Publication: An Emerging Agricultural Problem in High-Performing Asian Economies
Policies to tax farmers in low-income countries and policies to subsidize them in high-income countries have been identified as a major source of the disequilibrium of world agriculture. Recently, as many high-performing economies in Asia advanced from the low-income to the middle-income stage through successful industrialization, they have been confronted with the problem of a widening income gap between farm and non-farm workers corresponding to rapid shifts in comparative advantage from agriculture to manufacturing. In order to prevent this disparity from culminating in serious social and political instability, policies have been reoriented toward supporting the income of farmers. At the same time, governments in middle-income countries must continue to secure low-cost food for the urban poor who are still large in number. The need to achieve the two conflicting goals under the still weak fiscal capacity of governments tends to make agricultural policies in the middle-income stage tinkering and ineffective. Greater research inputs in this area are called for in order to prevent the growth momentum of high-performing economies in Asia from being disrupted by political crises.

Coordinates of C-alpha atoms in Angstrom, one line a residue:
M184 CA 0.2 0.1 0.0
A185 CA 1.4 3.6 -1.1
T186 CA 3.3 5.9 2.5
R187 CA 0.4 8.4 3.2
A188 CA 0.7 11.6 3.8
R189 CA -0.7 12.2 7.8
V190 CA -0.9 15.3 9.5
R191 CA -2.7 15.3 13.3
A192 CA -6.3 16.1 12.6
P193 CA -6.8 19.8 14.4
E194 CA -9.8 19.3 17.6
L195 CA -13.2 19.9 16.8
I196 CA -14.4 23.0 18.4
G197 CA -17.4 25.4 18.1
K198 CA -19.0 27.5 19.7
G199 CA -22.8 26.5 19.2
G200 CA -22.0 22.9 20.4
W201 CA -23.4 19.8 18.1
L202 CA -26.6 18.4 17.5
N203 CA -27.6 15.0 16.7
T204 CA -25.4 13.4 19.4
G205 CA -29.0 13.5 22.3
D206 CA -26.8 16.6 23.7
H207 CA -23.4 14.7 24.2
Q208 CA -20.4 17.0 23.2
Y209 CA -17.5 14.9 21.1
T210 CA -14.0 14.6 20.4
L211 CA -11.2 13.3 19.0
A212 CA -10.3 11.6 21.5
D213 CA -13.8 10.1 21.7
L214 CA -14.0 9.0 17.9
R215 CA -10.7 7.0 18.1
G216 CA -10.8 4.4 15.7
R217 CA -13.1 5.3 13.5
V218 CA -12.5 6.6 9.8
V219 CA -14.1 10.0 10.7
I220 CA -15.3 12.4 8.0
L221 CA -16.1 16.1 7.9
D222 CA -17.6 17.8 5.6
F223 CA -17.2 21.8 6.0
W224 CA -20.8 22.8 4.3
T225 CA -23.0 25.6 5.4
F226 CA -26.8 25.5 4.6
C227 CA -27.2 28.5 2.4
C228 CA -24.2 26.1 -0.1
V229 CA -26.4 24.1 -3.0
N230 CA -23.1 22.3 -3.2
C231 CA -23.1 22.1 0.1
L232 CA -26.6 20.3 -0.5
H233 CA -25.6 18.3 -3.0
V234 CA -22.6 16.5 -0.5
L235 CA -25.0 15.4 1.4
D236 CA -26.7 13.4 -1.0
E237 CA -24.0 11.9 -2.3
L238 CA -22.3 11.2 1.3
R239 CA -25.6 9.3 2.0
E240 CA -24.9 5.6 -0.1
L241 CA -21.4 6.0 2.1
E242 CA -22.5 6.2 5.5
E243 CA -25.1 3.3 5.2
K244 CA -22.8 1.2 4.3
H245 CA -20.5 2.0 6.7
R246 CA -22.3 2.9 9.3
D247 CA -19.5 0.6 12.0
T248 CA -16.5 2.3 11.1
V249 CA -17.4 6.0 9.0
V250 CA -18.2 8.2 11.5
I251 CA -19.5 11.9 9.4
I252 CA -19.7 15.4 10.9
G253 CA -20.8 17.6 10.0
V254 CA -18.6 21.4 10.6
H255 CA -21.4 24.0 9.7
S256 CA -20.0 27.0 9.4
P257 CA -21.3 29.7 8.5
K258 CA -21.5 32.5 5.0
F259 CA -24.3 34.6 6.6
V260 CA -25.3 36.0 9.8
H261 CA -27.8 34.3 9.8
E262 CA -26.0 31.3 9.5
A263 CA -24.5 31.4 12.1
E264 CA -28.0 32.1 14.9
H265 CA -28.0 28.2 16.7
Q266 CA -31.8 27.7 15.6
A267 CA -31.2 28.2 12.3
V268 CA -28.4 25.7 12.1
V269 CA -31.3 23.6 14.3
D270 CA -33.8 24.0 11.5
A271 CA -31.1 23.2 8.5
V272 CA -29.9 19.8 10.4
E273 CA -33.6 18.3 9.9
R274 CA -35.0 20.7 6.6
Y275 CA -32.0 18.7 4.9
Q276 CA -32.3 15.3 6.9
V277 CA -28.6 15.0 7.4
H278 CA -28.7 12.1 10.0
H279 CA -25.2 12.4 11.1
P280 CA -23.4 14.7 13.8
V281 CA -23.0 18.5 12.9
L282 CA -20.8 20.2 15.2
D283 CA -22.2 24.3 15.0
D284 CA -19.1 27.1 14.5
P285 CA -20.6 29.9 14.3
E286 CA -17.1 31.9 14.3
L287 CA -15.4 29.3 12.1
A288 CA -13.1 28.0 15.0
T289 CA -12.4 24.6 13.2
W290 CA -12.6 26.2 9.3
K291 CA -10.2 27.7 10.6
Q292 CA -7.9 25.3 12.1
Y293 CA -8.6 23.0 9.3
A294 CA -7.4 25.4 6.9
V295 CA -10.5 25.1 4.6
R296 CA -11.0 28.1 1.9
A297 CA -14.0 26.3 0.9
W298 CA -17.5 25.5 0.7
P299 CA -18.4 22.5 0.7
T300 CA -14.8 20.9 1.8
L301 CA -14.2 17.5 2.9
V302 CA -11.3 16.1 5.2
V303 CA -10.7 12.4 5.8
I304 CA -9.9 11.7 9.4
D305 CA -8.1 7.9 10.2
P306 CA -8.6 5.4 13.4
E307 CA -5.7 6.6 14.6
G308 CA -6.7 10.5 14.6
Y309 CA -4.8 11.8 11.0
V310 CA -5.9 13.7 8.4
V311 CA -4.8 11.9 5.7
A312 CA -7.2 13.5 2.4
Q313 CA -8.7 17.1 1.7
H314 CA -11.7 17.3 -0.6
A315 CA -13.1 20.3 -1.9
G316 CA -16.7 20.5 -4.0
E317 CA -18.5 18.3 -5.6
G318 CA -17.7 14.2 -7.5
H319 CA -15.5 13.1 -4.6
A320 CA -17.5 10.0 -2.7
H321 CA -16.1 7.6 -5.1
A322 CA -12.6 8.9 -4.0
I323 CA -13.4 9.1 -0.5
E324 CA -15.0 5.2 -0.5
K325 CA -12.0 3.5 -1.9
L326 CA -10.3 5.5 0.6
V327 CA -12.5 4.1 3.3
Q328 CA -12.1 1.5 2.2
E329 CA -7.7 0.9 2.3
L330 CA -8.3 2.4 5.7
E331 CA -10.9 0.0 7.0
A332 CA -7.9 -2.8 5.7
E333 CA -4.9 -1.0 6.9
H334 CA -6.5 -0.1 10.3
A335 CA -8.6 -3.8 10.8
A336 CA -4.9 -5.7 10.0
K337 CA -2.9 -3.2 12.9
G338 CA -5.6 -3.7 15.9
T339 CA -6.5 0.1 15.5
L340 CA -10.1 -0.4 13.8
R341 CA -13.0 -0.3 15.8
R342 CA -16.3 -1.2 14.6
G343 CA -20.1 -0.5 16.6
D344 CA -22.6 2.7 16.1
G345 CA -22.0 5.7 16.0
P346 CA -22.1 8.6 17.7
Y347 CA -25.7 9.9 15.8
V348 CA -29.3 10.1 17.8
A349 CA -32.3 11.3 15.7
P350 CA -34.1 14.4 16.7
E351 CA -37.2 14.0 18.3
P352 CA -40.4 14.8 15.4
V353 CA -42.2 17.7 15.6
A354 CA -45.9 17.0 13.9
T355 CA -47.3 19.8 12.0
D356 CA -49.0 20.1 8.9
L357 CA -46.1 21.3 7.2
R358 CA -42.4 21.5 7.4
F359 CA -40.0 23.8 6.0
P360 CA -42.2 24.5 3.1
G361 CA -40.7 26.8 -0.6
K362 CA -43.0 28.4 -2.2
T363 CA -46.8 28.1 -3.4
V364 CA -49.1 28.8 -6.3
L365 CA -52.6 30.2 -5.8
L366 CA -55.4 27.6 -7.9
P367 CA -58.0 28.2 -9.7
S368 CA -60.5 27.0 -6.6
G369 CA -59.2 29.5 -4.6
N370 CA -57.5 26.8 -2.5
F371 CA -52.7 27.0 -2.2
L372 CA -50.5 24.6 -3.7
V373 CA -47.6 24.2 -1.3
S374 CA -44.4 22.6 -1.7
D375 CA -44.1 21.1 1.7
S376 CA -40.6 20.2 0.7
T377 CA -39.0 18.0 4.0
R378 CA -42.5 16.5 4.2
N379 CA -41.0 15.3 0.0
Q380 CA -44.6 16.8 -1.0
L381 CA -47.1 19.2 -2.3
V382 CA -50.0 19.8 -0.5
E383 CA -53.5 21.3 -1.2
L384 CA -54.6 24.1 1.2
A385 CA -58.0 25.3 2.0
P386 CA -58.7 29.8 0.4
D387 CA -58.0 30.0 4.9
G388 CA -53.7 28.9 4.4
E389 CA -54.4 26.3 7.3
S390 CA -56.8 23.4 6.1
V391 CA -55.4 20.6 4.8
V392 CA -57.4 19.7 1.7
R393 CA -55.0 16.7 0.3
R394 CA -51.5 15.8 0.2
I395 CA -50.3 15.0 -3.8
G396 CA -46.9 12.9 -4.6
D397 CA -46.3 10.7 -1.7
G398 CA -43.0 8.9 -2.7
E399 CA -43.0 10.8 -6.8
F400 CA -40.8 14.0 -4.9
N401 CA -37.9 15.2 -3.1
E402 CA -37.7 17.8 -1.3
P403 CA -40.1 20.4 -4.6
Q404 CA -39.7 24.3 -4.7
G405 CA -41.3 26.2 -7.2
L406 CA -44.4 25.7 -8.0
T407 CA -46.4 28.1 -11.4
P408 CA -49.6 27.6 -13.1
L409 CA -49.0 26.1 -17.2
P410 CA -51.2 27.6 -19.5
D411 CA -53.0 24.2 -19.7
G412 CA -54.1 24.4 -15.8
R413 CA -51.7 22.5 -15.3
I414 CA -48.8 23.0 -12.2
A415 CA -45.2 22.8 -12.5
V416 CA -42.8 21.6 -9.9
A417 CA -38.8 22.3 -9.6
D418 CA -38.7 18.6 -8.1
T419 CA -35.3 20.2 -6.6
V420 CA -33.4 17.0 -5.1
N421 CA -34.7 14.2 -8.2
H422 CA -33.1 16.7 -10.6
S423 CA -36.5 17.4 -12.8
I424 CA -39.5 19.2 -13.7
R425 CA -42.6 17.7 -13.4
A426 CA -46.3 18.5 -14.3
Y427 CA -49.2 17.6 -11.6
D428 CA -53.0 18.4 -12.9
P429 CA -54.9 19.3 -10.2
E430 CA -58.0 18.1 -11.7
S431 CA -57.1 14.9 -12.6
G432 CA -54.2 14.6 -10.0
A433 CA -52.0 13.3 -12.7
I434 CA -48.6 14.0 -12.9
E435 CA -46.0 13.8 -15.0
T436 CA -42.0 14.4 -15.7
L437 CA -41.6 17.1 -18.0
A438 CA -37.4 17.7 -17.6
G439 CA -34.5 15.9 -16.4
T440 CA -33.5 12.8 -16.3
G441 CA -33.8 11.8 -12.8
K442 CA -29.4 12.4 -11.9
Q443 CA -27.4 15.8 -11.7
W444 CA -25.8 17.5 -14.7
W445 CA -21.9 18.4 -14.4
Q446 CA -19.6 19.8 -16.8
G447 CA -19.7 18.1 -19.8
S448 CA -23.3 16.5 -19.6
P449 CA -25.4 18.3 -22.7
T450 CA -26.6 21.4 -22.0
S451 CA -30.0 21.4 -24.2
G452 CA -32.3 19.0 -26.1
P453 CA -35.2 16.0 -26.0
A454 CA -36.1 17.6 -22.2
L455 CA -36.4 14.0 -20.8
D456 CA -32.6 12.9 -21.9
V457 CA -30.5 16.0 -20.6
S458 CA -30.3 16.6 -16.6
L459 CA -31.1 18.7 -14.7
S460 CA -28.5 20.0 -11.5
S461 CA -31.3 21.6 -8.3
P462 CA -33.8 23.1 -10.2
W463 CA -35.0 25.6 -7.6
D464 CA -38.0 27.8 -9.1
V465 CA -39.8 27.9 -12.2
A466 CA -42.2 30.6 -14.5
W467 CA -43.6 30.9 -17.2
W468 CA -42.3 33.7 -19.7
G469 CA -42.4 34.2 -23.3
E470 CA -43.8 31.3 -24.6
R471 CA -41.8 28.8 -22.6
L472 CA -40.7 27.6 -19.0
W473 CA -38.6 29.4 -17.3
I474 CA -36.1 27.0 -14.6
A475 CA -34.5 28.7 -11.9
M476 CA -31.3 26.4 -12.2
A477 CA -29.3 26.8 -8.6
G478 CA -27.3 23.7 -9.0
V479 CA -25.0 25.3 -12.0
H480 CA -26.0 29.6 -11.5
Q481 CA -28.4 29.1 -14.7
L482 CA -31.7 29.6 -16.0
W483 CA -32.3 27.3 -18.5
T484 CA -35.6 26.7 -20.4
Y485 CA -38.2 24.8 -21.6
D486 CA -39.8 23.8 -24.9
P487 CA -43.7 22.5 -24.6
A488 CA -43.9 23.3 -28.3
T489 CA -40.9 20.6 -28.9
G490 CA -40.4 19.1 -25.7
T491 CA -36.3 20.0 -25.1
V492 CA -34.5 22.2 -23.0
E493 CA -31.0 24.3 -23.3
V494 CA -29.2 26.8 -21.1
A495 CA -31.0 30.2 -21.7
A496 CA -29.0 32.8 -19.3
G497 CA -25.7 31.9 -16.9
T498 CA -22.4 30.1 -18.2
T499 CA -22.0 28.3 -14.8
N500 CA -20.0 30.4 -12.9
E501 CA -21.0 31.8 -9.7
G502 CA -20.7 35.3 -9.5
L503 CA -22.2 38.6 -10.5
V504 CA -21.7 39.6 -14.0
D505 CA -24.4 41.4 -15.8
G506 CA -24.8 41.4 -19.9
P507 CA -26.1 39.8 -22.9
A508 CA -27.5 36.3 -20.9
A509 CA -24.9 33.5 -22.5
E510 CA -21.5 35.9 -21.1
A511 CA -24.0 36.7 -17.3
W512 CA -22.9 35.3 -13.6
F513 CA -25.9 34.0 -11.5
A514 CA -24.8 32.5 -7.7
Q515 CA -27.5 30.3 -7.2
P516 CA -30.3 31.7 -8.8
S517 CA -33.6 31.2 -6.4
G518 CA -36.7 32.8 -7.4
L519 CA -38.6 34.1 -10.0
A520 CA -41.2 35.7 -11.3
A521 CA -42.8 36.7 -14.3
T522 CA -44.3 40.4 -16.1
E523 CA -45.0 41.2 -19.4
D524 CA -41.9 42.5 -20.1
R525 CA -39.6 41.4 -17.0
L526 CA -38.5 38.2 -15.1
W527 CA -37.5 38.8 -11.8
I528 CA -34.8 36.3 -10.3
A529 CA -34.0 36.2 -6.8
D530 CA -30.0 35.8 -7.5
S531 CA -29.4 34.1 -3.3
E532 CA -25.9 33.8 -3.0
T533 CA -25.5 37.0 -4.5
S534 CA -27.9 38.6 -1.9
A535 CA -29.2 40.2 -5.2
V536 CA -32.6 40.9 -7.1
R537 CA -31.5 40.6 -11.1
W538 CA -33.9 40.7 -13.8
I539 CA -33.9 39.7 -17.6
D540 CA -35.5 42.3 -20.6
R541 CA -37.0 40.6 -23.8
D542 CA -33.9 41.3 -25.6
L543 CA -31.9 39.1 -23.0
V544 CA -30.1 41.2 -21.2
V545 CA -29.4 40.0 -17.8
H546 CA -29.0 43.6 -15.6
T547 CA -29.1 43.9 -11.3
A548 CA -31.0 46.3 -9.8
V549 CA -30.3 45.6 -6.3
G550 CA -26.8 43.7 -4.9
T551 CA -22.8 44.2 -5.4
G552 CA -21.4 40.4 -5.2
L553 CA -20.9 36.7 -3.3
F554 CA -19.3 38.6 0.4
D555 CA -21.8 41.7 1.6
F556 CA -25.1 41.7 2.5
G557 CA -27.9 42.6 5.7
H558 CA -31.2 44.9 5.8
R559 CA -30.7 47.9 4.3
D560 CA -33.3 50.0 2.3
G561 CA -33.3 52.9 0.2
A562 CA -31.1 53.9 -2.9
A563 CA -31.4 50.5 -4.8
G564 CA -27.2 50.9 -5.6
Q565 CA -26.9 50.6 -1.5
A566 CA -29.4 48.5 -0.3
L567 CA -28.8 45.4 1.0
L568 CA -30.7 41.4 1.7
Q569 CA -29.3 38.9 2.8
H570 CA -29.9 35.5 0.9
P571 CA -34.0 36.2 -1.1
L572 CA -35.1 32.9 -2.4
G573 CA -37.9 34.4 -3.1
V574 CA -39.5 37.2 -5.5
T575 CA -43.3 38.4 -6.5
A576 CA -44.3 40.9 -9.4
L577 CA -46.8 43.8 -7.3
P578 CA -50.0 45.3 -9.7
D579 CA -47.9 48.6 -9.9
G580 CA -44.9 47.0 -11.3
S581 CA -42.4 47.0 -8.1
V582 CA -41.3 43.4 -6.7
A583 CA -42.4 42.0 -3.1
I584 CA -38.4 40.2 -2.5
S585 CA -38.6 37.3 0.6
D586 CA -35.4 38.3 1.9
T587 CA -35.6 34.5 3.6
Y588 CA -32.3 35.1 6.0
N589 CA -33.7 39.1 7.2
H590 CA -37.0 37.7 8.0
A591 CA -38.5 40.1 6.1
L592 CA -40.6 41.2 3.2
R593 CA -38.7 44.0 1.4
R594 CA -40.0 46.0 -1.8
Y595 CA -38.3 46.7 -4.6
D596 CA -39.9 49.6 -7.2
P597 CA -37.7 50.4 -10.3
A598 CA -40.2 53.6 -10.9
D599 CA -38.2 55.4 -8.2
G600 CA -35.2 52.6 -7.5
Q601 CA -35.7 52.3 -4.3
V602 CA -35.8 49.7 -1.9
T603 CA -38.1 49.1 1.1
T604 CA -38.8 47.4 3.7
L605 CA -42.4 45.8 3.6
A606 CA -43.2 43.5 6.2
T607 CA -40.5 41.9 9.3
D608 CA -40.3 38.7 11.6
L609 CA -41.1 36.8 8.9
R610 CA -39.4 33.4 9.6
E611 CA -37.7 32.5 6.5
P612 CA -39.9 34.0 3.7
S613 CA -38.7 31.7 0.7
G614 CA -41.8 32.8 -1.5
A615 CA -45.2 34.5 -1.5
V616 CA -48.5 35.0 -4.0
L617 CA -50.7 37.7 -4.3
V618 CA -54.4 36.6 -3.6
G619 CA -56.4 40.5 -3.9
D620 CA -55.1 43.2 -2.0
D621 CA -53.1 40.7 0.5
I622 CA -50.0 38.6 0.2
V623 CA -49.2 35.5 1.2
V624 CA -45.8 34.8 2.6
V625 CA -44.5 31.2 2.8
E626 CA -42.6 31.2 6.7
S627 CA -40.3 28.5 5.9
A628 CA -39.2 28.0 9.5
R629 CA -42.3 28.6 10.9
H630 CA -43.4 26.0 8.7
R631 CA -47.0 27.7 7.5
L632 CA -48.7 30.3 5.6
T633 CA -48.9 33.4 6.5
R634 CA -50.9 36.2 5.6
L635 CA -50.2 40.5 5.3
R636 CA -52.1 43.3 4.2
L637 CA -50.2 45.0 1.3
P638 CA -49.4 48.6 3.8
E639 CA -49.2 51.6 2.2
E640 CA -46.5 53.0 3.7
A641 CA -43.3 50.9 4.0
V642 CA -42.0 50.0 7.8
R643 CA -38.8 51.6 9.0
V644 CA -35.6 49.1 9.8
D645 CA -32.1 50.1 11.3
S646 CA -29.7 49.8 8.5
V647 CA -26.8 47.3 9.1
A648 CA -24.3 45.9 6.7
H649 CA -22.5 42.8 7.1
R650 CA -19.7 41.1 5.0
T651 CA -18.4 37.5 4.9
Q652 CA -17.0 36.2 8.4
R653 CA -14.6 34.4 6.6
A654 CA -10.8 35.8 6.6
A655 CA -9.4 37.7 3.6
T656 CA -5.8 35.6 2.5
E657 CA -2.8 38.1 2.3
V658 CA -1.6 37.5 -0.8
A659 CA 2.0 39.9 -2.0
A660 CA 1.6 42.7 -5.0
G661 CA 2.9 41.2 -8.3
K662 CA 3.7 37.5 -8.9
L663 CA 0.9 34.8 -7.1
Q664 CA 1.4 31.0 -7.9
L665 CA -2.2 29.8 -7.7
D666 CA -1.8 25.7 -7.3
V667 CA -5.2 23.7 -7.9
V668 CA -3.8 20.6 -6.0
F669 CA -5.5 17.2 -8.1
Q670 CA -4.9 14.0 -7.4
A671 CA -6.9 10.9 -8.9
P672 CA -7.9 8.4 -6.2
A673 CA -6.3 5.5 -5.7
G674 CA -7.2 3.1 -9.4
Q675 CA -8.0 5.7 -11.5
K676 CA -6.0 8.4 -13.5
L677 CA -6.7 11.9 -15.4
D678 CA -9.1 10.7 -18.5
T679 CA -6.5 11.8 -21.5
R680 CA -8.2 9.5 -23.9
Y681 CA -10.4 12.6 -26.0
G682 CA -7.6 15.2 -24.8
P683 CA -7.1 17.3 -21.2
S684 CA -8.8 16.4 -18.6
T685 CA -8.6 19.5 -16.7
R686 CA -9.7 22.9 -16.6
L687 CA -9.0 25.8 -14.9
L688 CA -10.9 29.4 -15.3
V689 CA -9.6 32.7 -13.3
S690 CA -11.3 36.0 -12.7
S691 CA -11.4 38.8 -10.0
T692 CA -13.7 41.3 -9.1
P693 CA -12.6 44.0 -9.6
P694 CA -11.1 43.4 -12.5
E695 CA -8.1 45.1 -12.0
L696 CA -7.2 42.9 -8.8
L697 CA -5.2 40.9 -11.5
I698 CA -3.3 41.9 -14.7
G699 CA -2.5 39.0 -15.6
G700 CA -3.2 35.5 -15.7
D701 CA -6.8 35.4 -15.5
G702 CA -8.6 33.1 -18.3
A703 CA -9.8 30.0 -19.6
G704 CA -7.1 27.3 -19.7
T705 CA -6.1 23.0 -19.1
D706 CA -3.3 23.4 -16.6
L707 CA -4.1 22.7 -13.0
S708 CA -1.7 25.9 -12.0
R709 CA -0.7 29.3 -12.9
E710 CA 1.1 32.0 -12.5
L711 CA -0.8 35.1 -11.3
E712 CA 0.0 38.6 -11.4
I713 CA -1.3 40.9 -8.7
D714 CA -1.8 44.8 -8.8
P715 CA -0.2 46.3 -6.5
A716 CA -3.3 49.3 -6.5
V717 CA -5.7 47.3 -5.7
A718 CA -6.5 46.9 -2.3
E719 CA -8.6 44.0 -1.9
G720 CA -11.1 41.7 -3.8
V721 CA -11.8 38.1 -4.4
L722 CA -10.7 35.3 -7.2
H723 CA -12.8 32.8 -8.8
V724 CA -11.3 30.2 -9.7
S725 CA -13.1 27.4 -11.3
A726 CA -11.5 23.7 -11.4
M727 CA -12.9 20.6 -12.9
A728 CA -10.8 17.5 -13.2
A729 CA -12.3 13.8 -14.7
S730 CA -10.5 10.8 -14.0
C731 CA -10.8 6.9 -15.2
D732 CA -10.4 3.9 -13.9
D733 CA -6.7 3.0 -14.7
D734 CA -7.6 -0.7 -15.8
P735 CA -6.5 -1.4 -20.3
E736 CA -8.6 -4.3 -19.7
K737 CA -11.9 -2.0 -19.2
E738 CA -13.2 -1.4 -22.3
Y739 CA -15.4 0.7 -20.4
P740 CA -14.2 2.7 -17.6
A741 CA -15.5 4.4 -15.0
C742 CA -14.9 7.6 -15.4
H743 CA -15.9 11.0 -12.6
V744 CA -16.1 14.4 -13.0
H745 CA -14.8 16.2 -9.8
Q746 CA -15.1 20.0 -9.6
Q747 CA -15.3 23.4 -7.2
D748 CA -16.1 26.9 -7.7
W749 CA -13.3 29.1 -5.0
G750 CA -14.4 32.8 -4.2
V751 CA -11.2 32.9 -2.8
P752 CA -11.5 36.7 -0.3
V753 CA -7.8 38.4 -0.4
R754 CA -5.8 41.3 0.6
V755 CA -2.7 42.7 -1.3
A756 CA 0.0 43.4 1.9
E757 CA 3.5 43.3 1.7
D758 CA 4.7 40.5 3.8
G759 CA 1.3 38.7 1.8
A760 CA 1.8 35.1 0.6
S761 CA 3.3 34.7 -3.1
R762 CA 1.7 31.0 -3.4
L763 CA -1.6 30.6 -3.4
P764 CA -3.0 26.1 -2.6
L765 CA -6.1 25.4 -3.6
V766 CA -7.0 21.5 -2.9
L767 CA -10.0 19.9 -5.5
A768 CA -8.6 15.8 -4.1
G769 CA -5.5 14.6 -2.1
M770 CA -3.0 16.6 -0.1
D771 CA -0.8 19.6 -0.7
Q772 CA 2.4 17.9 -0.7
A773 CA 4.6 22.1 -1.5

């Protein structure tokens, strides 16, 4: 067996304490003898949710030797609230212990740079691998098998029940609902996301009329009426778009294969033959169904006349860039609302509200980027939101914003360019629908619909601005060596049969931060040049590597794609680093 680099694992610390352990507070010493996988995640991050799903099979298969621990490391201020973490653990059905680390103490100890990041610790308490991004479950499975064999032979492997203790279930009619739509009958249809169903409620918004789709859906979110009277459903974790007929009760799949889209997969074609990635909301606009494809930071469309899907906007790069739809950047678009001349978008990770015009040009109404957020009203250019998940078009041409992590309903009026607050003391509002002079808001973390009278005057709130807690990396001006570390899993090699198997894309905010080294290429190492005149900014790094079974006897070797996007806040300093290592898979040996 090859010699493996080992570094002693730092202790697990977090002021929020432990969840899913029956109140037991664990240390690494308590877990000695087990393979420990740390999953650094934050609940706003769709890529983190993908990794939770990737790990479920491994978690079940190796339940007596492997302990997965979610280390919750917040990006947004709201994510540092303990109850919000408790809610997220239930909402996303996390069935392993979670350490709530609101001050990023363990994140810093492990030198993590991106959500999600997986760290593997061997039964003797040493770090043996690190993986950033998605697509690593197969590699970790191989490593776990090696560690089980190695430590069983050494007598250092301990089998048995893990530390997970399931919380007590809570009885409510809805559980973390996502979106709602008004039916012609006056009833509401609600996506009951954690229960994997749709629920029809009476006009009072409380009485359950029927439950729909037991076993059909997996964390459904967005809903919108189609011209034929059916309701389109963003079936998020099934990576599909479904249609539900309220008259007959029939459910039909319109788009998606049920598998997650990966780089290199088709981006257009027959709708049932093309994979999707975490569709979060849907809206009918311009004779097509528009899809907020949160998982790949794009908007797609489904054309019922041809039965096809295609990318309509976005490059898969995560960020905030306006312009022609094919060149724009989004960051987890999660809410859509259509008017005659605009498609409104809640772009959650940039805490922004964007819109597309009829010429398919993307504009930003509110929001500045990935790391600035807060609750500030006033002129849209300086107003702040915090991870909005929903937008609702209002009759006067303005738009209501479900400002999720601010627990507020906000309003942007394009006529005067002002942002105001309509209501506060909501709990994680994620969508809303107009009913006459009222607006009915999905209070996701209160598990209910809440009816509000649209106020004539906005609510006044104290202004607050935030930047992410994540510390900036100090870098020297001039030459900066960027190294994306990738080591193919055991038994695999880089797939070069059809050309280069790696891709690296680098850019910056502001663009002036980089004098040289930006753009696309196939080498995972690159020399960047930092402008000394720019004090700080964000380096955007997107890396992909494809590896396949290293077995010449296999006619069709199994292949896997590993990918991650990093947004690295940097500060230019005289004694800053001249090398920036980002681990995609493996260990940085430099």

“Hayami, Yujiro. 2007. An Emerging Agricultural Problem in High-Performing Asian Economies. Policy Research Working Paper; No. 4312. © World Bank, Washington, DC. http://openknowledge.worldbank.org/entities/publication/71bd0e50-a3cf-5e87-be9d-44cffda6ca39 License: CC BY 3.0 IGO.”
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